As opposed to just making lists of the music I have conducted, know well and maintain in my working repertoire, I devise repertoire as complete concerts of music that I like to see go together. In my opinion, a list of conducting repertoire isn’t of itself particularly enlightening. Conversely, how pieces are placed next to one another in a concert program is far more revealing on so many levels.
Concerts need to be a visceral experience full of wonder, expectation, imagination and potential. As much as I adore the mainstay orchestral literature, unless there is a compelling reason to undertake yet another concert from the pantheon of “great works”, we should really do less commonly heard repertoire if only to discover what lies outside this realm.
With this in mind, please use the three sub-menus under the Repertoire tab, as above, to view different types of concert programs. They are divided into three categories – each designated by a rosette – as indications of suitability for different audiences.
This is a continuous work-in-progress, so revisit these pages from time-to-time to see what new ideas and programs I have designed.
Why is this important?
What has changed, is that the world has moved on from believing in the innate value and relevance of orchestras; including the pertinence of conductors and the art of conducting, to working within a perceived value-driven framework.
No longer is there an implicit understanding of the importance of orchestral music, fragmented as it has become by an unprecedented proliferation of choice of music and entertainment in people’s lives. Consequently, orchestral personnel around the world continue to struggle with, and adapt to, the consequences of the core importance of orchestras and orchestral music being eviscerated by mass-media consumption of entertainment filled with music of little intrinsic worth.
I believe orchestral music is now more important than ever – and especially to – our children. This music has an essentialness; a DNA-like life strand rooted deeply within the psyche of human beings, once exposed to its ineffable charms. We have a responsibility to ensure the profoundities expressed in orchestral music are heard. Equally, we have a responsibility of not falling into the trap of dumbing-down orchestras to being merely utility services to perform music that postures to be more than trivial.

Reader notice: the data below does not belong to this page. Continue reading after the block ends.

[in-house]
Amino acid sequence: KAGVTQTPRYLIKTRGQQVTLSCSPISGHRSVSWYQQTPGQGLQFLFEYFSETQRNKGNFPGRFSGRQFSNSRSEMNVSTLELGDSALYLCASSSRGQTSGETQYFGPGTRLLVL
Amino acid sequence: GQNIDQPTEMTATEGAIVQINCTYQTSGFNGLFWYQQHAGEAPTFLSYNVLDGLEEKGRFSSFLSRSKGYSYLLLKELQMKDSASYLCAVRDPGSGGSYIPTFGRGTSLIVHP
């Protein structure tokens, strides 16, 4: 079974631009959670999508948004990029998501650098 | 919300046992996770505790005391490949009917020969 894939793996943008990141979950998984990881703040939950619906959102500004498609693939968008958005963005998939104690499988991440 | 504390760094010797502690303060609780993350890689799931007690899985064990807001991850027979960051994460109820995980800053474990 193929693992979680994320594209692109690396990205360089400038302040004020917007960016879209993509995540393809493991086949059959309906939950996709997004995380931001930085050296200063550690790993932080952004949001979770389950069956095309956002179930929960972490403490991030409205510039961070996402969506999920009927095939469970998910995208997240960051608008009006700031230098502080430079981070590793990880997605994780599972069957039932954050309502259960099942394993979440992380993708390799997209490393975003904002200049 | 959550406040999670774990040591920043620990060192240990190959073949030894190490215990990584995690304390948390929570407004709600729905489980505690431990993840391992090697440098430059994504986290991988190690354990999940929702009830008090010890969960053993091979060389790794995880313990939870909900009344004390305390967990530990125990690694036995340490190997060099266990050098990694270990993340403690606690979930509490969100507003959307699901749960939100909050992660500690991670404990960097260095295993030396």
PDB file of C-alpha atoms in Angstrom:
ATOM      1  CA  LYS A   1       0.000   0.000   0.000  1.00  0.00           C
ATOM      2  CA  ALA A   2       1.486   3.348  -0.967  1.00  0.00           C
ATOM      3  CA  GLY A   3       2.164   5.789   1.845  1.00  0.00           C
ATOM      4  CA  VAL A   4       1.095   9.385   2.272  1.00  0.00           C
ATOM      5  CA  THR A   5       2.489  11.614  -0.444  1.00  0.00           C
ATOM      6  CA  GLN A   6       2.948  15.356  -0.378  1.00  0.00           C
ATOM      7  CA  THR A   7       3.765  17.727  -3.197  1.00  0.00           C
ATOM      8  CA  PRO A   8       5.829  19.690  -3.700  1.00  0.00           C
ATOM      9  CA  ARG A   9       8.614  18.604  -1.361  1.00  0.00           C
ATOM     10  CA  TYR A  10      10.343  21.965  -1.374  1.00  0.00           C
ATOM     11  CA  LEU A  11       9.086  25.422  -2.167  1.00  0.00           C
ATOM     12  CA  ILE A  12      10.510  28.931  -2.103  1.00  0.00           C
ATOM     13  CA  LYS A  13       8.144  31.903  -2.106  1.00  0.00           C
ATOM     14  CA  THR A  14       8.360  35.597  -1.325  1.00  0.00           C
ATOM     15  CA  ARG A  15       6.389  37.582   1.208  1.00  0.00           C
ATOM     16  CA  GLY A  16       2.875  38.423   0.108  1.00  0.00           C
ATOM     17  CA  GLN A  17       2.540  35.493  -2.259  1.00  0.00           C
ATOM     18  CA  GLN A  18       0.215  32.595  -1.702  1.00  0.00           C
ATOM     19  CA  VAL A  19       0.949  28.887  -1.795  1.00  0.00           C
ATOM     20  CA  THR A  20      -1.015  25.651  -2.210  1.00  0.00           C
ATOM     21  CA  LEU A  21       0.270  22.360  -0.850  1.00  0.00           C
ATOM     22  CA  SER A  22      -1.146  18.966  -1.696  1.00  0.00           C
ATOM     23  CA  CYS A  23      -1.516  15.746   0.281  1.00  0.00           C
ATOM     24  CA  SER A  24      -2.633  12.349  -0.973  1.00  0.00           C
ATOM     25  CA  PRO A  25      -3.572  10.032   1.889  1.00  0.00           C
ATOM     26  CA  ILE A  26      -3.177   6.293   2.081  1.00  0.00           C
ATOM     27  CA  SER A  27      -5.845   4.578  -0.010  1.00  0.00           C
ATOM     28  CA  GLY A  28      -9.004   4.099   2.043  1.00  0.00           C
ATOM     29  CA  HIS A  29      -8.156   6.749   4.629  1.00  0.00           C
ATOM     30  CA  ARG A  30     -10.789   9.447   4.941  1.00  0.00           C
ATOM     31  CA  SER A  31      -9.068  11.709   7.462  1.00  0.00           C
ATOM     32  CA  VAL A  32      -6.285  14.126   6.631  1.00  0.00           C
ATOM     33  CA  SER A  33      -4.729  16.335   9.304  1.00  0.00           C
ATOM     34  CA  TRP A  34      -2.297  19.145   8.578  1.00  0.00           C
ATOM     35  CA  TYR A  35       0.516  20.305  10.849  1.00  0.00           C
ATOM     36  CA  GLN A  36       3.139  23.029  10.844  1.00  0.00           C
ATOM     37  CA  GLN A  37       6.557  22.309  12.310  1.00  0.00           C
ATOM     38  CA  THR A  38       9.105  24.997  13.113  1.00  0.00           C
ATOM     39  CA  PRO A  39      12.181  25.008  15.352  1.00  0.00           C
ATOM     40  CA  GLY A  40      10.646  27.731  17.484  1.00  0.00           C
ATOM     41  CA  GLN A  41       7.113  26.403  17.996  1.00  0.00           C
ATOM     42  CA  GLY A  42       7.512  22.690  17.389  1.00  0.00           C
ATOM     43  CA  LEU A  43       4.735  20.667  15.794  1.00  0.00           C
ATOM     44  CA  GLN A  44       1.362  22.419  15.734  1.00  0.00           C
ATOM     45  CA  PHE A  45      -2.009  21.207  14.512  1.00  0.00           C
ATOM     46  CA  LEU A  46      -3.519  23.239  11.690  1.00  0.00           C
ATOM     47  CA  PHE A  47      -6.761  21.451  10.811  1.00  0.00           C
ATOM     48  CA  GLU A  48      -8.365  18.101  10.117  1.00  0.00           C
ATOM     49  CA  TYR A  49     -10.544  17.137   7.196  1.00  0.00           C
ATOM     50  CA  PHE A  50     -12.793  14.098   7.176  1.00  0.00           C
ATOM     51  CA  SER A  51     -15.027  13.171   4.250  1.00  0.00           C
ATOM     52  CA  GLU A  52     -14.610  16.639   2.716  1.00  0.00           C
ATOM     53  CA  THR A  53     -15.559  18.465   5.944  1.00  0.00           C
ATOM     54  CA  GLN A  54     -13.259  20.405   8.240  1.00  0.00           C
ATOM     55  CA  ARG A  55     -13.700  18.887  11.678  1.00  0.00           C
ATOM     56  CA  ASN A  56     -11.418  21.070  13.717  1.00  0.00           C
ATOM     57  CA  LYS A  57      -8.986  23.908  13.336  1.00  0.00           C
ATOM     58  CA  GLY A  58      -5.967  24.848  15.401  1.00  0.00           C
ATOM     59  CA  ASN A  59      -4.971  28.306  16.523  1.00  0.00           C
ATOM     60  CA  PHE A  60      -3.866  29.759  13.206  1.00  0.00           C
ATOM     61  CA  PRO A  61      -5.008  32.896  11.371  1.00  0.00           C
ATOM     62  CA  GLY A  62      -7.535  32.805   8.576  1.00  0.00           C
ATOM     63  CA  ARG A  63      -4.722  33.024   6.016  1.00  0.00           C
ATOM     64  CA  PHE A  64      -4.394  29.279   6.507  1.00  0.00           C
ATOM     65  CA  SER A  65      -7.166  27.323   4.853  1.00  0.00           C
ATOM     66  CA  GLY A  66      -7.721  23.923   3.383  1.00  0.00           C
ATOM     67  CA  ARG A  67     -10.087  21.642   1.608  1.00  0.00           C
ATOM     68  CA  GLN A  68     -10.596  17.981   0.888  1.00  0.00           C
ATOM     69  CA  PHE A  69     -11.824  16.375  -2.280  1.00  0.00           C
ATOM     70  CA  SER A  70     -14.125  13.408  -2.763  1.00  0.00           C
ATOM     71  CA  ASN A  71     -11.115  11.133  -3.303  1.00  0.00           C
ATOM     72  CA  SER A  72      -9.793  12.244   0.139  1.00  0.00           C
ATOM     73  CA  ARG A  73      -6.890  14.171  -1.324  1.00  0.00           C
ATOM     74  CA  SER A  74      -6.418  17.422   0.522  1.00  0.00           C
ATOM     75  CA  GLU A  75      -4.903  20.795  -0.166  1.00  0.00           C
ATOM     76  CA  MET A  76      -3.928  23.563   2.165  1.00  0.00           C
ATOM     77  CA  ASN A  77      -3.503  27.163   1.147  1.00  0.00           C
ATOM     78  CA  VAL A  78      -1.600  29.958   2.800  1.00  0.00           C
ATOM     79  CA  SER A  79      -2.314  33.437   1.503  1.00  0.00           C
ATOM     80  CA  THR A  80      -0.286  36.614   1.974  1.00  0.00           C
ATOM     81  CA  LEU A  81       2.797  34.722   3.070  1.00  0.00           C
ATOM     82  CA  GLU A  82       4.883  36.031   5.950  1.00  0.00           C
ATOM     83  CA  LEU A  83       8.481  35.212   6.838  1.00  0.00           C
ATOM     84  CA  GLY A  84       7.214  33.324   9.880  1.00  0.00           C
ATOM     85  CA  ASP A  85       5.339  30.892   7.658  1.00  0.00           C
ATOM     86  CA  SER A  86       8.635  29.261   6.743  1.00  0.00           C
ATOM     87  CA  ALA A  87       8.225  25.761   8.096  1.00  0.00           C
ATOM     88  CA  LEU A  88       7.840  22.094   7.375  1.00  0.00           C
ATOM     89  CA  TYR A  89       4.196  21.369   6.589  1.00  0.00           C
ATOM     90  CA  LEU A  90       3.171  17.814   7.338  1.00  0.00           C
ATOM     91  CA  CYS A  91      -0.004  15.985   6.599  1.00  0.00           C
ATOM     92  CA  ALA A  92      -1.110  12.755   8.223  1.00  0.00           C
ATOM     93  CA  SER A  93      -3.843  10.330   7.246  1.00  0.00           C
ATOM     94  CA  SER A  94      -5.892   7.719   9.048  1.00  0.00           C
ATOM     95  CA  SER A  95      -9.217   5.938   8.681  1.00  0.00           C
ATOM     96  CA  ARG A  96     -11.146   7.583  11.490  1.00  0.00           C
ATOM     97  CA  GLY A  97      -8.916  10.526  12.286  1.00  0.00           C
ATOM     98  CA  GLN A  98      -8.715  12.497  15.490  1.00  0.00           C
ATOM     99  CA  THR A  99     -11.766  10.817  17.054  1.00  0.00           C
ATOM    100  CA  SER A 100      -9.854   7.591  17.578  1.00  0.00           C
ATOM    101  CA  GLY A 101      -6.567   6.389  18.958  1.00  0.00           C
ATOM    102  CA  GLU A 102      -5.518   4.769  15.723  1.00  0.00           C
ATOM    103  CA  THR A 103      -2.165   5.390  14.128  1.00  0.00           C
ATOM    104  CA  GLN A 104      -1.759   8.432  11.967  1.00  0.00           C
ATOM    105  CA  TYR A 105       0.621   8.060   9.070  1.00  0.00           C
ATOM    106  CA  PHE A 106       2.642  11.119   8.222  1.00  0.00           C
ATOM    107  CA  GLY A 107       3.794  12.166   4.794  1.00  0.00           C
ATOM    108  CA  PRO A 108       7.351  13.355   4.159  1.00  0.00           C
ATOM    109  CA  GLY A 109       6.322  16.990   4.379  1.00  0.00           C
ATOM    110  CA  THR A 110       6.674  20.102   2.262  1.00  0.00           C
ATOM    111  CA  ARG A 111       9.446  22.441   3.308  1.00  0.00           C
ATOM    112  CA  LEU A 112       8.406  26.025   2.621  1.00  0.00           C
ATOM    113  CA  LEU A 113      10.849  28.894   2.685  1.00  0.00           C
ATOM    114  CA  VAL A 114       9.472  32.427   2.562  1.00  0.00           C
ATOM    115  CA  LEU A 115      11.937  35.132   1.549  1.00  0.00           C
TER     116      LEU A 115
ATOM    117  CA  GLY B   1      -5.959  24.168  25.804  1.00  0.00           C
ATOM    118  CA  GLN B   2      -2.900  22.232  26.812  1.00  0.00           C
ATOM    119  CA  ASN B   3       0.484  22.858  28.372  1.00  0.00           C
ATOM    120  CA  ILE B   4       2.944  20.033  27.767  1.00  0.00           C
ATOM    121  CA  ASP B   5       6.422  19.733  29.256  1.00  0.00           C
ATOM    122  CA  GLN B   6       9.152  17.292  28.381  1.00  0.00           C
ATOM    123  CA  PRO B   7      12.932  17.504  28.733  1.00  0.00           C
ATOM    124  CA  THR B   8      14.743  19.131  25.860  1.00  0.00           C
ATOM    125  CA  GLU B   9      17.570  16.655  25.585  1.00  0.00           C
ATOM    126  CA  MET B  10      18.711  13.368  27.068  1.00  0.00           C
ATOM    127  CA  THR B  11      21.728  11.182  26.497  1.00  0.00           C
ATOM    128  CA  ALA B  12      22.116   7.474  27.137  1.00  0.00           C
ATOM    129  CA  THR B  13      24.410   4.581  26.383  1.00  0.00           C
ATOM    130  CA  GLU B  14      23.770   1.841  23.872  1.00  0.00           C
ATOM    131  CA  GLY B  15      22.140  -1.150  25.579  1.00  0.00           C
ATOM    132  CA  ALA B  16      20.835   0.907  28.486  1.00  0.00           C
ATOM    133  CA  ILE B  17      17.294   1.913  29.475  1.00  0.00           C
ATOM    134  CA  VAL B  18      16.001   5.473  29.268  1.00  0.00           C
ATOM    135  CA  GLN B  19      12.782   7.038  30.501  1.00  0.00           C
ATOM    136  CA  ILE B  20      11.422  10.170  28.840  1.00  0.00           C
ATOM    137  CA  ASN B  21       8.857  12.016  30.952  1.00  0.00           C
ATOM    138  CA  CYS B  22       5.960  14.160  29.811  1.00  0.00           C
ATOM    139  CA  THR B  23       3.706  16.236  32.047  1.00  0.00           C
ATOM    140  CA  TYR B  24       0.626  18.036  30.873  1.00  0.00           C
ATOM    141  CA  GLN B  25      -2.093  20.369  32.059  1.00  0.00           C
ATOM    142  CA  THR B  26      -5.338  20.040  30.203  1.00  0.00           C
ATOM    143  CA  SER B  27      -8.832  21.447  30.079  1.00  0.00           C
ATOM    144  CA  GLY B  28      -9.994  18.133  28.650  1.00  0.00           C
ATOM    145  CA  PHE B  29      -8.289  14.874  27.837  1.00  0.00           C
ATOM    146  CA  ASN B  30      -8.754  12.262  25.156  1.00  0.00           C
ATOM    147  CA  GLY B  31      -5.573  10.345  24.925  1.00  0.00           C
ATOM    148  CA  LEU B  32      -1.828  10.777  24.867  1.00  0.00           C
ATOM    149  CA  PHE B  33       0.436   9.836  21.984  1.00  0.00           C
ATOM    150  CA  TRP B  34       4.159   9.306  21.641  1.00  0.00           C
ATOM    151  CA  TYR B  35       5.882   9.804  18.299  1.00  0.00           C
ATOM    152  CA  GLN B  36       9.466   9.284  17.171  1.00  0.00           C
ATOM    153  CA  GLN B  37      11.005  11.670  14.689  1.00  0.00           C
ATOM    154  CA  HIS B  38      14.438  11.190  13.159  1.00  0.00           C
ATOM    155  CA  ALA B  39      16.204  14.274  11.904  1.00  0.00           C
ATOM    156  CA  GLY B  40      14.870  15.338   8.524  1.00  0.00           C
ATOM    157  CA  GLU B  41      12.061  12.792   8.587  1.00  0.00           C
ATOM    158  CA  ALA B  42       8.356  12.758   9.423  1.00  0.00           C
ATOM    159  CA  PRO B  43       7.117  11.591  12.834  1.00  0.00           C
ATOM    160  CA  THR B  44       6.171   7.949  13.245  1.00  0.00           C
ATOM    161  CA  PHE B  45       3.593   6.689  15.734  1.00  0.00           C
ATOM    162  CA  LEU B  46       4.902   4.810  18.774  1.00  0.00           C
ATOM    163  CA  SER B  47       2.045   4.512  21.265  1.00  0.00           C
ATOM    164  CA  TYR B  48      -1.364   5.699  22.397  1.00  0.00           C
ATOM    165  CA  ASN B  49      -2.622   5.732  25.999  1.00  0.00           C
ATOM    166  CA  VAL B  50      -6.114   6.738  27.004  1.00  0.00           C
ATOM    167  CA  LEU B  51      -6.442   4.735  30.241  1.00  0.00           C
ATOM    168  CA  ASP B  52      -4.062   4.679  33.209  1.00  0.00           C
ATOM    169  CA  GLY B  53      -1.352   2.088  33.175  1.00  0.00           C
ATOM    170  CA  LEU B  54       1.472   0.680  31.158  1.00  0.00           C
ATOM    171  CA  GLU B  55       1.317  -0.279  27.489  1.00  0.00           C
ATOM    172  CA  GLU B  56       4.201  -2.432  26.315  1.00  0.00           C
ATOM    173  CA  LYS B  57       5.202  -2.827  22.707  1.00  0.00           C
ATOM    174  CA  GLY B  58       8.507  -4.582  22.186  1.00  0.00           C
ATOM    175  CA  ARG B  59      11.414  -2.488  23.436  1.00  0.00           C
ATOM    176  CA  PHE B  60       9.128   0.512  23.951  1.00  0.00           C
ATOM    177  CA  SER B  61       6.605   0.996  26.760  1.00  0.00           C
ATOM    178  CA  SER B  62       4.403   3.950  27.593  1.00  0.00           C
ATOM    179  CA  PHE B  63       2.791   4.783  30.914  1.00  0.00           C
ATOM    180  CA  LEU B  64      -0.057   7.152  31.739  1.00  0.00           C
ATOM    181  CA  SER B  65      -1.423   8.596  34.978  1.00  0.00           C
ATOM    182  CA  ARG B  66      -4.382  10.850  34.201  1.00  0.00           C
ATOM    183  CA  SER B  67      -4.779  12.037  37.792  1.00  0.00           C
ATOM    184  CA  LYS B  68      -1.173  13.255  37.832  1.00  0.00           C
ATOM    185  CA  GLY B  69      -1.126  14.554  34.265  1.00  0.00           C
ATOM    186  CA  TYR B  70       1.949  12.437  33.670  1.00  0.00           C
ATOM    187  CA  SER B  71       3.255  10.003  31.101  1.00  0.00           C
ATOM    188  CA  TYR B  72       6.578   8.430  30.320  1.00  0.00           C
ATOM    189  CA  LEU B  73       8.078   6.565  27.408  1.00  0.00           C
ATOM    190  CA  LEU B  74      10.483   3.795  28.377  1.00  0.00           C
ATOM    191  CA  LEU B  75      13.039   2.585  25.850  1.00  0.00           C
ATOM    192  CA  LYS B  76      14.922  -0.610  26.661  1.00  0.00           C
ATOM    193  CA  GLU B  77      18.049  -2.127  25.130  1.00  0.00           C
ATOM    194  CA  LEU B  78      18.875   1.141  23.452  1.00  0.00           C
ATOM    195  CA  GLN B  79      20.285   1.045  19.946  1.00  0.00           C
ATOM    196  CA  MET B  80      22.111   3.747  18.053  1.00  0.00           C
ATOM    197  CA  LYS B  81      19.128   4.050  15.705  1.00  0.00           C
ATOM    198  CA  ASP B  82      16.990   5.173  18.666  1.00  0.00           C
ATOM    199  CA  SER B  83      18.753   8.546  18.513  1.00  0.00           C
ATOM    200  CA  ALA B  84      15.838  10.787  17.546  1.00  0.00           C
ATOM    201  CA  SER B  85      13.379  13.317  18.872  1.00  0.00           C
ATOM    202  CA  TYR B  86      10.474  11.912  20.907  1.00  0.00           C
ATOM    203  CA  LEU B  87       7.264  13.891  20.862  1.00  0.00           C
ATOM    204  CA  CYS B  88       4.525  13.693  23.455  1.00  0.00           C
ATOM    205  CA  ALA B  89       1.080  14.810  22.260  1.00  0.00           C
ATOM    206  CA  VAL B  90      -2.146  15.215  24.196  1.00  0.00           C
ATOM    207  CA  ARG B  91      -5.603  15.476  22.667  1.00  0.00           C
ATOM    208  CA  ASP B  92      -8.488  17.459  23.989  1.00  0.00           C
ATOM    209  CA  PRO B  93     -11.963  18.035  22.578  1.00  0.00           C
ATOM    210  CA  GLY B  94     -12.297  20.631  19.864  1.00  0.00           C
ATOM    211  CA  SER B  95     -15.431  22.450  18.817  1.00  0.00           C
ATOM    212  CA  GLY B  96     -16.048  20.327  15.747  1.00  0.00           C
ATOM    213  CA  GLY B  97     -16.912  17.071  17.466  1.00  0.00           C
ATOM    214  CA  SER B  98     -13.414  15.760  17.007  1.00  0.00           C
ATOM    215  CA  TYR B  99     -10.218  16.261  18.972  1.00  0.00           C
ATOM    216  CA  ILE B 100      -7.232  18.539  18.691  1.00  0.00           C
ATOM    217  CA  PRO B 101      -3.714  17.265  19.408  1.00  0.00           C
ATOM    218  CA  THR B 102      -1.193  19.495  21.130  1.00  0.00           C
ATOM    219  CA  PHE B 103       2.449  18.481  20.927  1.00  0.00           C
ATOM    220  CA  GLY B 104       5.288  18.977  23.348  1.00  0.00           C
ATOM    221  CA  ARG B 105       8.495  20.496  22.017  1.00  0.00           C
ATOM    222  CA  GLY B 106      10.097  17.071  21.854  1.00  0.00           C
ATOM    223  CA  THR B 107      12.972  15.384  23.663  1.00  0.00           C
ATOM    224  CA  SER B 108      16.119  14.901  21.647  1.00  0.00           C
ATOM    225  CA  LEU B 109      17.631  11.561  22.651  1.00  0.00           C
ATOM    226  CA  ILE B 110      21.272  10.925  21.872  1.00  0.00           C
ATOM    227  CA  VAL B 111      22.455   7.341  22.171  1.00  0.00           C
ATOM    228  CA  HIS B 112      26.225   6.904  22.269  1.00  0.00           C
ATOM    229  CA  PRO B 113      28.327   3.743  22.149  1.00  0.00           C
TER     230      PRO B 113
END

Rather than being challenged by the reality of ‘downloading’ and ‘streaming’ being the dominant modality of participation in music – with embedded algorithms designed to remove the obstacle of choice by automatically selecting music for us – we should take both the lead and the initiative in designing music presentations that are surprising, imaginative and meaningful experiences with real impact for audiences – and in doing so, make use the proliferating technology to assist us – not to dictate to us!
Indisputably, the charm of orchestral music (and Opera) has been tarnished over the last seventy or so years by the the over-exposure of select masterworks endlessly regurgitated in live performance at the expense of so much other wonderful music. Conversely, quite astounding amounts of ‘other’ music has been recorded that exists on CD/DVD, for download and, now, available freely (and for free!) on interactive and non-interactive streaming platforms which hardly ever makes its way to the concert platform. The paradox that there is ‘music good enough to record but not good enough to perform’, is utterly peculiar to the orchestral world.
With orchestras all over the world struggling to understand how to sustain (let alone build) audiences, the orchestral field risks being beset by a learned, if not increasingly ingrained, attitude that there is something in itself wrong with orchestra music. As an industry, we need to avoid the all too prevalent mistake in orchestral music being perceived as just another marketing ‘brand’. Fundamentally, this devalues what we do and why we do it. When we allow this perception, at its worst, orchestral music personnel revert to inward looking practices: fall back onto previously and outmmoded solutions, and forget the importance of imagining new possibilities with recent, ignored, or otherwise forgotten repertoire.
The music is not the problem: the way we fail to reveal this music most assuredly is. Ultimately the challenge is not to sustain audiences, but to greatly expand and create new ones.
© 2018. Quill & Quaver Associates Pty. Ltd. All Rights Reserved.